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( Principles and Practice


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JANUARY, 1837.


is, however, not to be placed upon them, for perhaps they have

been deceived. The only good evidence of any such existing is TAE tree pæony, and its varieties, Pæonia Moutan of botanists, to be derived from the drawings which have been made by good are among the most splendid plants of which our gardens can artists, and who have coloured them accurately from actually boast. They have long been cultivated, and have become quite growing plants. Of such, five were executed at Canton, in 1806, common-so much so, that there are, probably, but few gardens for the library of the East India Company, and copies of them that lay any pretensions to beauty, which are not adorned by have been made for the London Horticultural Society. Two of the gorgeous blossoms of this fine tribe.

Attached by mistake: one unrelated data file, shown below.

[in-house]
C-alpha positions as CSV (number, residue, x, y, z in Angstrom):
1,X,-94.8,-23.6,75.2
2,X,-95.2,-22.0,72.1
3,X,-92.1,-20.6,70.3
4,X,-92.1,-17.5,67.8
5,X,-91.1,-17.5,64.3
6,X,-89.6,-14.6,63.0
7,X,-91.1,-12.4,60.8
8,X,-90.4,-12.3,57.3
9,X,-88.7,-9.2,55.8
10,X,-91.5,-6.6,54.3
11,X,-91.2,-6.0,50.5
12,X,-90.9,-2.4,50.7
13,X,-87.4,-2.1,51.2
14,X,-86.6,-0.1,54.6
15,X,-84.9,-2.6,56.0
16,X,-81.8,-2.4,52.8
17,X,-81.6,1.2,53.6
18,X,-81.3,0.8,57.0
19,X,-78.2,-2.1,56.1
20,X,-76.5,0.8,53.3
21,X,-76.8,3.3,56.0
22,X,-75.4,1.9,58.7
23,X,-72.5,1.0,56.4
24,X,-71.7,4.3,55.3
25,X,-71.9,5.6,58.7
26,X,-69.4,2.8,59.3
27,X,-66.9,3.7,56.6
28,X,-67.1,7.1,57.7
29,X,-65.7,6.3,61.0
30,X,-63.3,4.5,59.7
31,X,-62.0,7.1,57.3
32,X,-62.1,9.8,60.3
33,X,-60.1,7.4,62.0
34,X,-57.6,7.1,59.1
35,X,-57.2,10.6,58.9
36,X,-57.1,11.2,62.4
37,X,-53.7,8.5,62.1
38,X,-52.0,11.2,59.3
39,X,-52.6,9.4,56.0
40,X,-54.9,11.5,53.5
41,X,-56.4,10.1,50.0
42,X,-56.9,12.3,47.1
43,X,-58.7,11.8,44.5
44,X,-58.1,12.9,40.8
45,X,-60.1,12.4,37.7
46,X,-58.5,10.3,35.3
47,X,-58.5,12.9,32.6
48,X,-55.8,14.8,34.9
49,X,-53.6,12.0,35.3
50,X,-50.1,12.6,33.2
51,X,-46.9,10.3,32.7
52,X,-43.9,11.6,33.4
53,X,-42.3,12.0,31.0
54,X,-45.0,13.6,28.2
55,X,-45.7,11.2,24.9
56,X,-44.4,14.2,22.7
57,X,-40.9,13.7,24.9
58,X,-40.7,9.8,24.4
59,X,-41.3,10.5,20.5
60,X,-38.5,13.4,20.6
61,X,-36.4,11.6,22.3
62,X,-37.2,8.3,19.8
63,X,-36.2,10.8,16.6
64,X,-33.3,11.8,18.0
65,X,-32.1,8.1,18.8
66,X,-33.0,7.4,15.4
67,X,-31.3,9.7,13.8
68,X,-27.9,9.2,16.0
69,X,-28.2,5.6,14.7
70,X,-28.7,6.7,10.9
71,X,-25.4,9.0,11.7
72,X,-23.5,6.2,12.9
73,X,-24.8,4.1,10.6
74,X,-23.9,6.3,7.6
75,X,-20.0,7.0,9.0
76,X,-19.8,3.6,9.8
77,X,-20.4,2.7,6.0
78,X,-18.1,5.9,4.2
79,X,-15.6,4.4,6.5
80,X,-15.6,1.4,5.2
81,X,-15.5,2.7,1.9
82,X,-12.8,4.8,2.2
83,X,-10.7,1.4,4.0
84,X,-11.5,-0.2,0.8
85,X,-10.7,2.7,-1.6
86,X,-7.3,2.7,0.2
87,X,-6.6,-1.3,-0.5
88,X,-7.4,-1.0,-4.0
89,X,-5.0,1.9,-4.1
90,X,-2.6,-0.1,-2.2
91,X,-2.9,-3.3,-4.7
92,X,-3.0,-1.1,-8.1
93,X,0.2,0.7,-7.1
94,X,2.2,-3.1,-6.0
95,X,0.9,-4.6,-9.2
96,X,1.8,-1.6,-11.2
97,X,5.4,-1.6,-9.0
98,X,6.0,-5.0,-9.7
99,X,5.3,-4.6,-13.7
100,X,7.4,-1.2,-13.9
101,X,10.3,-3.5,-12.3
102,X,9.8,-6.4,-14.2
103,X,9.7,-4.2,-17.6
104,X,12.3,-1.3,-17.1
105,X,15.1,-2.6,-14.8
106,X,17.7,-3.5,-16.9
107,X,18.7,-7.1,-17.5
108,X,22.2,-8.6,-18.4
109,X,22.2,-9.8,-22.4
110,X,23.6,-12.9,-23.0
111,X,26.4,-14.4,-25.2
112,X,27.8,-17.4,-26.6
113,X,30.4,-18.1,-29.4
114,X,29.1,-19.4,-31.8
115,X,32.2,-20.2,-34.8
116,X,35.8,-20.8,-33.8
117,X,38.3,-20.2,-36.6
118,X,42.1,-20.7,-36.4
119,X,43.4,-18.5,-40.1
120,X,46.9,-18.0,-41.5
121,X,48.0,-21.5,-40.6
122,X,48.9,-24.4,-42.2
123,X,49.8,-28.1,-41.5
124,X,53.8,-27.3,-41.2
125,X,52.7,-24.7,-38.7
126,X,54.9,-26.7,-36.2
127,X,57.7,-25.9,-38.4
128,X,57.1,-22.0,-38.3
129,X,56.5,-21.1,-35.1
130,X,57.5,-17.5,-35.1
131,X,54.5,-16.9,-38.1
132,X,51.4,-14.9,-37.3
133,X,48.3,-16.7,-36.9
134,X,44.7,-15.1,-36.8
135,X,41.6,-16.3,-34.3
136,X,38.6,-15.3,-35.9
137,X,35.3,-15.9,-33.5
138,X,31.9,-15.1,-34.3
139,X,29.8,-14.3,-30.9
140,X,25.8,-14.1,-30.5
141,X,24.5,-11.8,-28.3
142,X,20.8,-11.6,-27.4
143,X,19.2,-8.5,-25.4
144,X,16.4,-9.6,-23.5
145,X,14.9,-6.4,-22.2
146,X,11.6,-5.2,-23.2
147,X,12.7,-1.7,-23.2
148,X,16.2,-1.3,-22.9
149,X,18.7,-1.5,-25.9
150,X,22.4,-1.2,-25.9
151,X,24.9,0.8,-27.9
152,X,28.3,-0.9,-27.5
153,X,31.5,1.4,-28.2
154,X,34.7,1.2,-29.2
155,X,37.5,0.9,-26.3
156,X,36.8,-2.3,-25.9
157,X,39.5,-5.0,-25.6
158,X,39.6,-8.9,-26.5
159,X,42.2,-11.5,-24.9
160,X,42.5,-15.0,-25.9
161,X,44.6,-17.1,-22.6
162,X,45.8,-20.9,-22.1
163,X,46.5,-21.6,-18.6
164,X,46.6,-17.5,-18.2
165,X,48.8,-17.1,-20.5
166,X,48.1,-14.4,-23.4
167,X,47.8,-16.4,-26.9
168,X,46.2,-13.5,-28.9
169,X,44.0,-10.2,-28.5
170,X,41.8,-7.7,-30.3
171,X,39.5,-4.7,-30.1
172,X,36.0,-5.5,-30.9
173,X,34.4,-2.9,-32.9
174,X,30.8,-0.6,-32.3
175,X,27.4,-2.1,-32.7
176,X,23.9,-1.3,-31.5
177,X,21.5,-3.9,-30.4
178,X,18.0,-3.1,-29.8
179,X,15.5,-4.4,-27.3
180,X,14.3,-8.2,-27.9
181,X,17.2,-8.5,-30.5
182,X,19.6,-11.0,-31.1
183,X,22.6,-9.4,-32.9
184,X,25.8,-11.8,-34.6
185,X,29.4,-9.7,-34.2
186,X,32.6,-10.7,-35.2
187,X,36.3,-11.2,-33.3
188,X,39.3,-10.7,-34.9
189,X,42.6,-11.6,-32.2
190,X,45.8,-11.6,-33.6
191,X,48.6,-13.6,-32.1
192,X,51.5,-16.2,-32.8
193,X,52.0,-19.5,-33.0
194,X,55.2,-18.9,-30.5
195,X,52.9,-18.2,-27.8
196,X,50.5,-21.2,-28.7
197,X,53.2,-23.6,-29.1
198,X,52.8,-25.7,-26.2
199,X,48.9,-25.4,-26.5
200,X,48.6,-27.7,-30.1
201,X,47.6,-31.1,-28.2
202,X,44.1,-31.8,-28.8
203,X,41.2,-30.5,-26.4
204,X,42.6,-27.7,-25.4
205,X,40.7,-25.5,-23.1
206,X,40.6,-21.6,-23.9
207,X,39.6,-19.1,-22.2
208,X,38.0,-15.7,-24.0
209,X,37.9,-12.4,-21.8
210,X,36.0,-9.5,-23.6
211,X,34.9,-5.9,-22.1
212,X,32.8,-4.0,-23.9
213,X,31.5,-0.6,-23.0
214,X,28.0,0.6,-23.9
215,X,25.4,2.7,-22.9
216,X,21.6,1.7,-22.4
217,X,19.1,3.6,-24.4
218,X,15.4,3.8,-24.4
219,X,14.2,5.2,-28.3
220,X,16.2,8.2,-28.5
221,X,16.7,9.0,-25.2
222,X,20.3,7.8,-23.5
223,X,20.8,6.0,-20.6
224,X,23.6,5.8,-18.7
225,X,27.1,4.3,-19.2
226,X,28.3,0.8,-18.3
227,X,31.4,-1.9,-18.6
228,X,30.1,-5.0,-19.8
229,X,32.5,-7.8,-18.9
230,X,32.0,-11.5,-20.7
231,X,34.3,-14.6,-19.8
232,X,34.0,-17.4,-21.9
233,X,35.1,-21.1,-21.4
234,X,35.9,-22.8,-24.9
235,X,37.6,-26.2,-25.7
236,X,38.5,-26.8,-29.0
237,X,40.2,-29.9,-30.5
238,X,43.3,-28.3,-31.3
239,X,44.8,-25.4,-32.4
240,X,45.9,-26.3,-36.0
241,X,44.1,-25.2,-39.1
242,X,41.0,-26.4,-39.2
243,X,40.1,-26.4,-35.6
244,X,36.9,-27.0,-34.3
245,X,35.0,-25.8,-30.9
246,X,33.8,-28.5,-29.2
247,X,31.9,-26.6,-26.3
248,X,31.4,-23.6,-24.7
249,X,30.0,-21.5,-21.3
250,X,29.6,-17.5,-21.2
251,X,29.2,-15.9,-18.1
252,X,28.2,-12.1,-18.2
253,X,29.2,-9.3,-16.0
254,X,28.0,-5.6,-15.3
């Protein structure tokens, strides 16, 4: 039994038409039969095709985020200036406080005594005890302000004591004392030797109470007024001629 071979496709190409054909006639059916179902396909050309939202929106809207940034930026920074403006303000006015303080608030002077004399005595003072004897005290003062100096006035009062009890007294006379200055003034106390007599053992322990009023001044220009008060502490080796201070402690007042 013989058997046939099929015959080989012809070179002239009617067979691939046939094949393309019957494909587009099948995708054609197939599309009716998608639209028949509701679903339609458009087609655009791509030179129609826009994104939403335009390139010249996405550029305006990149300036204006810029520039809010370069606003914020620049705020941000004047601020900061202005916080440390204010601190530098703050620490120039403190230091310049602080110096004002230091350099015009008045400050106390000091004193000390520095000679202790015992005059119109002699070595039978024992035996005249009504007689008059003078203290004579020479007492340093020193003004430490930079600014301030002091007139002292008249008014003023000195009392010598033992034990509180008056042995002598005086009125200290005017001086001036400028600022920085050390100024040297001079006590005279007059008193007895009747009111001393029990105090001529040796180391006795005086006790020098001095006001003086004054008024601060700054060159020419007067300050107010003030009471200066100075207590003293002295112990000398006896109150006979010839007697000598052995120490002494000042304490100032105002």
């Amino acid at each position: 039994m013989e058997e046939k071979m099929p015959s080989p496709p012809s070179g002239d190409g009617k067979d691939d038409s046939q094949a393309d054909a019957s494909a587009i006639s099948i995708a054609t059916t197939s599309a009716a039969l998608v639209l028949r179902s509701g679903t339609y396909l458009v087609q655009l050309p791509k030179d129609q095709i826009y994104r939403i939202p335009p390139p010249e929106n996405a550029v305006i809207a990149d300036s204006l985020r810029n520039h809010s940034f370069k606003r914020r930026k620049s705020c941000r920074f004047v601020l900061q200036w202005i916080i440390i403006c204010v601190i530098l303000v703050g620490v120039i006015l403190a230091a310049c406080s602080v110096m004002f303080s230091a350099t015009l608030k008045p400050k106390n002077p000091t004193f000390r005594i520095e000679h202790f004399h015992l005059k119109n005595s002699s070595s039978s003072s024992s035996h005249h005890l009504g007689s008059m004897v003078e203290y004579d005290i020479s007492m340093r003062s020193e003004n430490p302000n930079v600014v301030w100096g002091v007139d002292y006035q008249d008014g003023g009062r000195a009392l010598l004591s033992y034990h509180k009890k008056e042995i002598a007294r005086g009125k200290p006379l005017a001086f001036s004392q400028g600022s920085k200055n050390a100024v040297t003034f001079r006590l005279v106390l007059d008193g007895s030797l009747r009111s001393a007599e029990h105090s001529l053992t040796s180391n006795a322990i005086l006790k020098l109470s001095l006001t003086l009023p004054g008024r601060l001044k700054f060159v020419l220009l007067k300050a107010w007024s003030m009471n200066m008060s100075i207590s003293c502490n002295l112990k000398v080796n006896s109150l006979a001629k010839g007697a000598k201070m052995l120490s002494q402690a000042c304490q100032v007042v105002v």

them are referable to the P. papaverácea Bánksiæ and rosea. The common double red pæony,—the ornament of almost The third is called the Tsù Moutan, the first name indicative of every garden,—the treasured flower of the humble cottage--ex- the colour, and bas fine purple blossoms. The fourth is the Pae panding its gay blossoms when but few other plants are in Moutan, with double white flowers. The latter is of slender flower,—it is too well known to need any description. When growth; it is very scarce and highly esteemed. Mr. Sabine, in this was first introduced, it commanded an equally high price a paper in the Horticultural Transactions, to which we are inwith that of the tree pæony at the present time, nor was it pro- debted for the information in regard to the history of the tree bably less admired; and although numerous varieties of it have pæony, states, that one of the double purple Montans was par. been produced, there are but four or five that rival, and we may cbased (about the year 1820) by an American captain, in order almost say, none that surpass it, in splendour. As common as to be carried home. But we have never heard of such a variety, this is, the idea of a tree pæony is quite novel; and there are and it was, in all probability, lost on the voyage. The fifth but few persons who have seen ove in bloom, who were not drawing is called the Hong Moutan Fa, and is said to be a yel. greatly surprised to hear of such a plant. To see the latter low (?) Rower. It is said to have been taken from a plant which grown side by side with the former, is part of the object of this flowered in the house of a mandarin at Canton, in February, paper; for though at present quite rare, we hope to see the 1810. This, however, was not believed wben this statement time when every garden will be enriched by its truly magnificent was published, and the existence of a yellow variety is consi. blossoms.